Hungry students across North Dakota and in Clay County in Minnesota are finding expanding programs to make sure they have food not only during school hours, but also on the weekends and in the summer months.
The Great Plains Food Bank is leading the effort and has continually been trying new ways and adding sites to make sure low-income families and their children can receive the food they need, according to Jared Slinde, food bank communications director.
The most recent push includes 22 new sites for programs, he said, which is part of the effort that has been feeding about 36,000 in recent years but is likely to increase.
It comes at a time when Democratic Congresswoman Marcia Fudge, who chairs a U.S. House Agriculture subcommittee, said nearly a million children nationwide could lose eligibility for free school meals under proposed changes by the Administration. She said a newly released federal Department of Agriculture analysis "more than doubles the figures USDA first estimated."
The state's food bank efforts also come while a community conversation in Fargo earlier this month discussed ways to make sure all children receive a hot lunch and that low-income families aren't singled out if they can't pay the bill. During the gathering, a Facebook group called Lunch Aid that held a 10-band fundraiser this summer donated almost $20,000 to cover school lunch debt in the Fargo district. Those attending were school officials, teachers, union members and other community residents.
The group discussed starting a petition drive for a statewide initiated ballot measure or using some of the state's Legacy Fund of oil tax revenue to guarantee hot lunches for all students in the state.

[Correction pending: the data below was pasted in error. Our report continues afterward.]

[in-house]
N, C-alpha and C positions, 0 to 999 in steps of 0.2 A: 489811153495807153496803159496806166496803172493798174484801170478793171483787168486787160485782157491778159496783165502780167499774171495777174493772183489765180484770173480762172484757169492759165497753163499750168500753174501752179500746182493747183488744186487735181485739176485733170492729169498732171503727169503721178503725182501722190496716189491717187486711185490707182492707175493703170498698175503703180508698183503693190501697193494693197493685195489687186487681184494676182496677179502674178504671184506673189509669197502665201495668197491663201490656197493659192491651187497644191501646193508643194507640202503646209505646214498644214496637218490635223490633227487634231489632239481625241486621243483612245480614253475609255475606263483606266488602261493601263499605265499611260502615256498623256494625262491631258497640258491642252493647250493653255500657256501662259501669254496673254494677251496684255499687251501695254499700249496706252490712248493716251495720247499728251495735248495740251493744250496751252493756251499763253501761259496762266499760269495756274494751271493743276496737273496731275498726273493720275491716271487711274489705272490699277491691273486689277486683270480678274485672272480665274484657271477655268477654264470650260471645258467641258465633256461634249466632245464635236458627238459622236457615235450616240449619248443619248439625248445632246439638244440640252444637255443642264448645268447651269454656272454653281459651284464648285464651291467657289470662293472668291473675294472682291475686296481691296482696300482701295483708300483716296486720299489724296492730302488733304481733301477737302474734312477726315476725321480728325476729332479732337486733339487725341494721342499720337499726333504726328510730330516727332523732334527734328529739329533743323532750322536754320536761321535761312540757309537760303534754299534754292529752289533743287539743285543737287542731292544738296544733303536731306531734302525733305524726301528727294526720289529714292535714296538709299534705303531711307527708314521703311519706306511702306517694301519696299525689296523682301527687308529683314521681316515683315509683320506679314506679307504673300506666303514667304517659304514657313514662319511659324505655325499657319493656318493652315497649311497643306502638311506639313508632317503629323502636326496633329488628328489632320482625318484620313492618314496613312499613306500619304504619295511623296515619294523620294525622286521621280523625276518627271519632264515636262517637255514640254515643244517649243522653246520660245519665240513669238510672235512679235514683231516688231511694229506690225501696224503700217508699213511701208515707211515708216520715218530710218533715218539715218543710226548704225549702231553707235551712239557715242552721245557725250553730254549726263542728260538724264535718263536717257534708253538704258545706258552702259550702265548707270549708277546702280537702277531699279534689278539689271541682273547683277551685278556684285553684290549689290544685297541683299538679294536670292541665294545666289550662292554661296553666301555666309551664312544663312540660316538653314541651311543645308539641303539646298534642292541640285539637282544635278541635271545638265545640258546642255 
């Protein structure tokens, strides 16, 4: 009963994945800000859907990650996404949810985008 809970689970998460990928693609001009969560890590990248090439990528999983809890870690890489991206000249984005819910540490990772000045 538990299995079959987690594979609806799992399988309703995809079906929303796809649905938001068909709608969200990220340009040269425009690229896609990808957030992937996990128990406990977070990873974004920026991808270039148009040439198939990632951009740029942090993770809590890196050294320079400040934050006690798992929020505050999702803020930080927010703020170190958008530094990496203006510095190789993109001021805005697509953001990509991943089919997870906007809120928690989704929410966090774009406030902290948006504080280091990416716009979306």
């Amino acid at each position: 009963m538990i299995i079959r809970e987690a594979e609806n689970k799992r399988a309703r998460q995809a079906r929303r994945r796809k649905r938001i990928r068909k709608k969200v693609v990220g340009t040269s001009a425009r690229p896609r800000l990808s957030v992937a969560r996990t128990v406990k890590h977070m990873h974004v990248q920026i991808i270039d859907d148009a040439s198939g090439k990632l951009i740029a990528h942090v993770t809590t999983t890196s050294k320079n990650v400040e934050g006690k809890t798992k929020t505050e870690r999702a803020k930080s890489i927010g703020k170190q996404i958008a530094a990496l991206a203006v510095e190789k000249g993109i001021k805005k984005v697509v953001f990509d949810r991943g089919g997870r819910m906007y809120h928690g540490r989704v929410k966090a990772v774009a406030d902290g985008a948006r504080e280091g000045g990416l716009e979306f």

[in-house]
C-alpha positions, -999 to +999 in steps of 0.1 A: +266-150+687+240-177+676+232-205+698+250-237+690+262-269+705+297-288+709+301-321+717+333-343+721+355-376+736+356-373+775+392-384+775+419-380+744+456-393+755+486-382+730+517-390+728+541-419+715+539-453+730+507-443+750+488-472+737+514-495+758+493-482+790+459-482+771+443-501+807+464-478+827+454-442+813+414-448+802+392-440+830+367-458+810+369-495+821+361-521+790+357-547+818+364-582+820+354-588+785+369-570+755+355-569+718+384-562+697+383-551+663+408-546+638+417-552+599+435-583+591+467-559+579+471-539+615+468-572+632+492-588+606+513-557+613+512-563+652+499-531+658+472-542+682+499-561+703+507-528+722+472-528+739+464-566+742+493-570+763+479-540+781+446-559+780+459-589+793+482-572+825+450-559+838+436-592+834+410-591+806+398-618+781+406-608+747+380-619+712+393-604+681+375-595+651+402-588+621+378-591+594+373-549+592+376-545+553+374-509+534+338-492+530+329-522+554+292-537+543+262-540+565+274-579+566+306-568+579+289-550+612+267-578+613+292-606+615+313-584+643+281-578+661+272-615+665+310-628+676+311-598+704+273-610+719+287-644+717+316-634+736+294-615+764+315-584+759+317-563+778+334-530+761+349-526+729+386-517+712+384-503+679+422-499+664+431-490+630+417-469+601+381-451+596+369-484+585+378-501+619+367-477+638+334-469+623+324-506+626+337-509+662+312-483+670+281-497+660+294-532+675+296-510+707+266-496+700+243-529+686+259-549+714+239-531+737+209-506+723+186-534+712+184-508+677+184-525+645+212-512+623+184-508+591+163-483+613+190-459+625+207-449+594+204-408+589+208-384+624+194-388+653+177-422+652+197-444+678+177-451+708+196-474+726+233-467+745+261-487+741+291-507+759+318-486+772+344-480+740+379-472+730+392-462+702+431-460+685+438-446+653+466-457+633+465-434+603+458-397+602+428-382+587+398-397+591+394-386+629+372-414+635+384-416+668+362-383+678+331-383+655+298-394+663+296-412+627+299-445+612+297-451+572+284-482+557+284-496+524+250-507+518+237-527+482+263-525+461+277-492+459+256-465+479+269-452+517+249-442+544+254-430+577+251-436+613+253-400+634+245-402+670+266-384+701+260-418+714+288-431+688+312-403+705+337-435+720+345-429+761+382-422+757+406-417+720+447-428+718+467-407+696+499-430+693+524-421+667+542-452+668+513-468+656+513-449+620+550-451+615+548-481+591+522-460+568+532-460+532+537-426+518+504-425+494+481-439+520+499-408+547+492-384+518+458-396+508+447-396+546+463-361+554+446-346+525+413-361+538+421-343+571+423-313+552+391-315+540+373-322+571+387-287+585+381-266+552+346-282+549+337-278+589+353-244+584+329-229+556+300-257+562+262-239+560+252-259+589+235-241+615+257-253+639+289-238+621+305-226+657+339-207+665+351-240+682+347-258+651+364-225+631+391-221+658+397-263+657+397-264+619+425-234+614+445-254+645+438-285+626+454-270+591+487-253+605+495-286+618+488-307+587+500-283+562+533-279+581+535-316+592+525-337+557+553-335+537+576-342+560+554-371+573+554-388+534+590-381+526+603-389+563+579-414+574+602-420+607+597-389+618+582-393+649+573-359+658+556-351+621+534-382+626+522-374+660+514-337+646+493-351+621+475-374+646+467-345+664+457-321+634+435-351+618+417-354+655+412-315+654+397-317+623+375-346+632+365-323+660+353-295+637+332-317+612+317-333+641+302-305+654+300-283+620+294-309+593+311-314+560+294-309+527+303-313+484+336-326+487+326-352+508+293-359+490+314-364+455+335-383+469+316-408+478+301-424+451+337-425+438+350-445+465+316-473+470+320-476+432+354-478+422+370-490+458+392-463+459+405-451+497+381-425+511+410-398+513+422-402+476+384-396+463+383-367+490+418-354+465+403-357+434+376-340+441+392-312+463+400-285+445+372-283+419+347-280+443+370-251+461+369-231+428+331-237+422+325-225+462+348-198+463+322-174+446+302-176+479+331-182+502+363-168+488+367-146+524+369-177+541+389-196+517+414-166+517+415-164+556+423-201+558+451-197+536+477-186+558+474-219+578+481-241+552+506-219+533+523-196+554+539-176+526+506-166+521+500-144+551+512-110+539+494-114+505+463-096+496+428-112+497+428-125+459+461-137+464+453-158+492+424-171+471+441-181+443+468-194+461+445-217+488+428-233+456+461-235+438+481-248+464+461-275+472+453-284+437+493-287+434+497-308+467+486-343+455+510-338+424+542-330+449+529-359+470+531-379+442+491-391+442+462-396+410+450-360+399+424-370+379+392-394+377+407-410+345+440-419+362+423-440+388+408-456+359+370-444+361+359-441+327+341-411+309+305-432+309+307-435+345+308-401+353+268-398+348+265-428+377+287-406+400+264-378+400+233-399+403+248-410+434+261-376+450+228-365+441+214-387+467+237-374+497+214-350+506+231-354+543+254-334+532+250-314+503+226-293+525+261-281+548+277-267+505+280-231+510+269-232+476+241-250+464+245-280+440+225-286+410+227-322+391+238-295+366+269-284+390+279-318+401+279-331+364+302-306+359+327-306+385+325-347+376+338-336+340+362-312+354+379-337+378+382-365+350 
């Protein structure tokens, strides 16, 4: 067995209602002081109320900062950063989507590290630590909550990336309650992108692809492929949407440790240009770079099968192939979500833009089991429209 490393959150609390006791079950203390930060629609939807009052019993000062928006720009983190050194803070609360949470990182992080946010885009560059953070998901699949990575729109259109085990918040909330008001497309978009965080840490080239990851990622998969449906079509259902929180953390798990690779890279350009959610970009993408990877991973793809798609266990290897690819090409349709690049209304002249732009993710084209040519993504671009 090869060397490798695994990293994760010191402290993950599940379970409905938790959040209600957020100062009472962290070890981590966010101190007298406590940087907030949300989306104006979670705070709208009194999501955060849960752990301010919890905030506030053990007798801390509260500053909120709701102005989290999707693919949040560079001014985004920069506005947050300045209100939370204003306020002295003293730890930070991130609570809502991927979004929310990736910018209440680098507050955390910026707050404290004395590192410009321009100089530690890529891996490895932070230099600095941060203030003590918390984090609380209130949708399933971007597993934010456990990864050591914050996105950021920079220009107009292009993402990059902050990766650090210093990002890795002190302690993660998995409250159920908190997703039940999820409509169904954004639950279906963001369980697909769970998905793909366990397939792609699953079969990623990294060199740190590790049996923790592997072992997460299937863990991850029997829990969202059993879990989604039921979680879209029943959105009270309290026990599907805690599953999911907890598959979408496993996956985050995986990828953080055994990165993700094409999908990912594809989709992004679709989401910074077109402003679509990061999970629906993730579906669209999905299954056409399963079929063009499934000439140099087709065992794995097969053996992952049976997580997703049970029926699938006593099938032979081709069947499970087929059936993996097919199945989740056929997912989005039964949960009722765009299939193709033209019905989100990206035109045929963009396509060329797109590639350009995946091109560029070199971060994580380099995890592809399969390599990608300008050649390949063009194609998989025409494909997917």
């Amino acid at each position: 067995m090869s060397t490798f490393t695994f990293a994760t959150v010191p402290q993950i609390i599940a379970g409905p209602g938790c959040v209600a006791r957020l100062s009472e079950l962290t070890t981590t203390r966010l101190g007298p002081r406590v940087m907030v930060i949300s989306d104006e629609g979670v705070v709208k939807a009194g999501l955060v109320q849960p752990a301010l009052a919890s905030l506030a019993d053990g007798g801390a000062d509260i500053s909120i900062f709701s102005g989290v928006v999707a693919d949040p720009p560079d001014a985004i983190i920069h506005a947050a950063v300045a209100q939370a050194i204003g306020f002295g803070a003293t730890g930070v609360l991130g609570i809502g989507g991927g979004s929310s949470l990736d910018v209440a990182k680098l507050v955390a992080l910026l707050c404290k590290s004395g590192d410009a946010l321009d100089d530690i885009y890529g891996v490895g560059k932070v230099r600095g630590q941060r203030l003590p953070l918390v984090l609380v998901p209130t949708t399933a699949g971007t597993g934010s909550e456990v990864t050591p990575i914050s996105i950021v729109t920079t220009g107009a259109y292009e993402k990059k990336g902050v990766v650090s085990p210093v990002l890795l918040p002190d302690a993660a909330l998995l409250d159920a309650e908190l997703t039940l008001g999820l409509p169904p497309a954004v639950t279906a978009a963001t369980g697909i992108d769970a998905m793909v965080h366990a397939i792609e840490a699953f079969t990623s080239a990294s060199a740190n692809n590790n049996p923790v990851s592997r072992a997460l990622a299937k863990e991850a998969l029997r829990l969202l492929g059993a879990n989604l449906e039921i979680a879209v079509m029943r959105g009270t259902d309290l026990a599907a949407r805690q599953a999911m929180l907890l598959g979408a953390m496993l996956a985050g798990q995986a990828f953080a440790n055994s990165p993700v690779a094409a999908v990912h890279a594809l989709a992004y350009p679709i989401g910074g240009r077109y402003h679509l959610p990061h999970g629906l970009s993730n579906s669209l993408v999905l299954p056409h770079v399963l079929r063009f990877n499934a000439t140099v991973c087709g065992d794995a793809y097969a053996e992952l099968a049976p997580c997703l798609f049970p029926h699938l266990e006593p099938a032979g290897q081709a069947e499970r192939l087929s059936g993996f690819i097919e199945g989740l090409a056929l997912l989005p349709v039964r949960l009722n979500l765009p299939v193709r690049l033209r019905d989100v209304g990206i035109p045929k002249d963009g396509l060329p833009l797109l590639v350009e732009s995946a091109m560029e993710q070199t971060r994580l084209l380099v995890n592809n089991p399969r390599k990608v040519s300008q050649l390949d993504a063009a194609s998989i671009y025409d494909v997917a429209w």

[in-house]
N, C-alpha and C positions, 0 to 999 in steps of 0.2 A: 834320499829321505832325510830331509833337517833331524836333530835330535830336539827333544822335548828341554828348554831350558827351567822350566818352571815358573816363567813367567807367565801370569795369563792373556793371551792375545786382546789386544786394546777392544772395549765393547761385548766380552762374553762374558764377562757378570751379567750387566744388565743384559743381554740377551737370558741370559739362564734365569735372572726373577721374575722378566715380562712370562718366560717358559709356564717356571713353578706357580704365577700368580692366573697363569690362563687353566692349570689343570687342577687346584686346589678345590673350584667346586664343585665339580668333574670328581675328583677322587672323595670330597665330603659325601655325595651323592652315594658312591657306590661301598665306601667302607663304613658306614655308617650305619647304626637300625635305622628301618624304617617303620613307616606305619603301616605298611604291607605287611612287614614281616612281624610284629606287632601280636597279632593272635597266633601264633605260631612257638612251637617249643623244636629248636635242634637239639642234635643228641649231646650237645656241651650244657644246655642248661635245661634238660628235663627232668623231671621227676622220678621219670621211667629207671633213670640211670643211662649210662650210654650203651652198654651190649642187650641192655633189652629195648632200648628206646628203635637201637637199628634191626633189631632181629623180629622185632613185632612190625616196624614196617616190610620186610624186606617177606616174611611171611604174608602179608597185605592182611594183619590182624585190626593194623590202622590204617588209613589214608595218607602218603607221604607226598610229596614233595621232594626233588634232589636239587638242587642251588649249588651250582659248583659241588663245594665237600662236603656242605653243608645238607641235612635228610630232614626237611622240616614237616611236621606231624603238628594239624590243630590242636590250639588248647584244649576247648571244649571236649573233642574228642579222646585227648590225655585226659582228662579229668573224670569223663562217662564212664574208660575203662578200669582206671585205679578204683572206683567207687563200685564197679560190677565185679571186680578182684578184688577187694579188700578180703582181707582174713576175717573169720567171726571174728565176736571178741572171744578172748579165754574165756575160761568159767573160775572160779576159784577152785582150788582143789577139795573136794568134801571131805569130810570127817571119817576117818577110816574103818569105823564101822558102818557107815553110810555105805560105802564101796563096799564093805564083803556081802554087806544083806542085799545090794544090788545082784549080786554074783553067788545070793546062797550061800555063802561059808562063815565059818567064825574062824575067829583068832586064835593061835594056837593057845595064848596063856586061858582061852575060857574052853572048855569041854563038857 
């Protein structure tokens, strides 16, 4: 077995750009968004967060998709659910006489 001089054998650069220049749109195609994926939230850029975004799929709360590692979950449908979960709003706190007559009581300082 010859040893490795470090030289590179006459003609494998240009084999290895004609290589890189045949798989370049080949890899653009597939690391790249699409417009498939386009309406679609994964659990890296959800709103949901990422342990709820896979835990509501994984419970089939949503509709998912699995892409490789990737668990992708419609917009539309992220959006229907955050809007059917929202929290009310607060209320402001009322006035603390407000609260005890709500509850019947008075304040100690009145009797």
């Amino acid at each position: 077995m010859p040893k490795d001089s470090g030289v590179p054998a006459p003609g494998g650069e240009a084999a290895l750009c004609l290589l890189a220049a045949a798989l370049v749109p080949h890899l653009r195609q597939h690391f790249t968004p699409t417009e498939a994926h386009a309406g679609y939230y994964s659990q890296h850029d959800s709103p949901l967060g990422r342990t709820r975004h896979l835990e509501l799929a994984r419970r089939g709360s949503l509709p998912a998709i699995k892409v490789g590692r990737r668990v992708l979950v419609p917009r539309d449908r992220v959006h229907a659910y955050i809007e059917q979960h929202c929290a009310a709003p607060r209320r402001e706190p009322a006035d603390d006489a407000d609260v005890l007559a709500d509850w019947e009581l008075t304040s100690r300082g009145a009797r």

The local food bank is trying to make a difference also as program director Nancy Carriveau said children are "a top priority."
"Kids don't chose their circumstances and thanks to incredible commitments from our donors, staff and volunteers, we were proud to be able to expand these needed program this year," she said in a statement.
Carriveau also said they hope to do more in the future.
Slinde said the most popular of the programs involves filling student's backpacks on Fridays with food for the weekend. He said some of the items included are snacks and juices.
The program is offered at 43 schools in Fargo, Moorhead and West Fargo and 53 other towns in North Dakota. The three new locations added this year in the program were Deer Creek Elementary in Fargo, Enderlin and Hazelton-Moffit-Braddock.
In 2018, Slinde said 120,000 backpacks were filled during the year.
Also offered at the schools in is a program called the School Pantry Program, which places a food pantry directly inside schools where students and their families can find a "reliable food source."
This year, the food bank added 10 new sites, bringing the total to 22 pantries statewide. New locations added this year were Liberty Middle School in West Fargo, Horizon Middle School East and Horizon Middle School West in Moorhead, Central Cass, Mary Stark Elementary in Mandan, South Central High School in Bismarck, Longfellow Elementary School in Minot, Jamestown High School, Jamestown Middle School and United Tribes Technical College in Bismarck.
Slinde said most of the schools have different structures in how they run their food pantries with different hours and ways to access them.
To also help when children aren't in school, the food bank expanded its Youth Summer Meals Program from four to nine sites. It offers a free lunch to children in need. Sites added this year were five locations in Jamestown, Hillsboro, Enderlin. West Fargo and Fargo.
Across the state and in Clay County, Slinde said they have 213 places in 99 communities where food is distributed to needy senior citizens, families and children.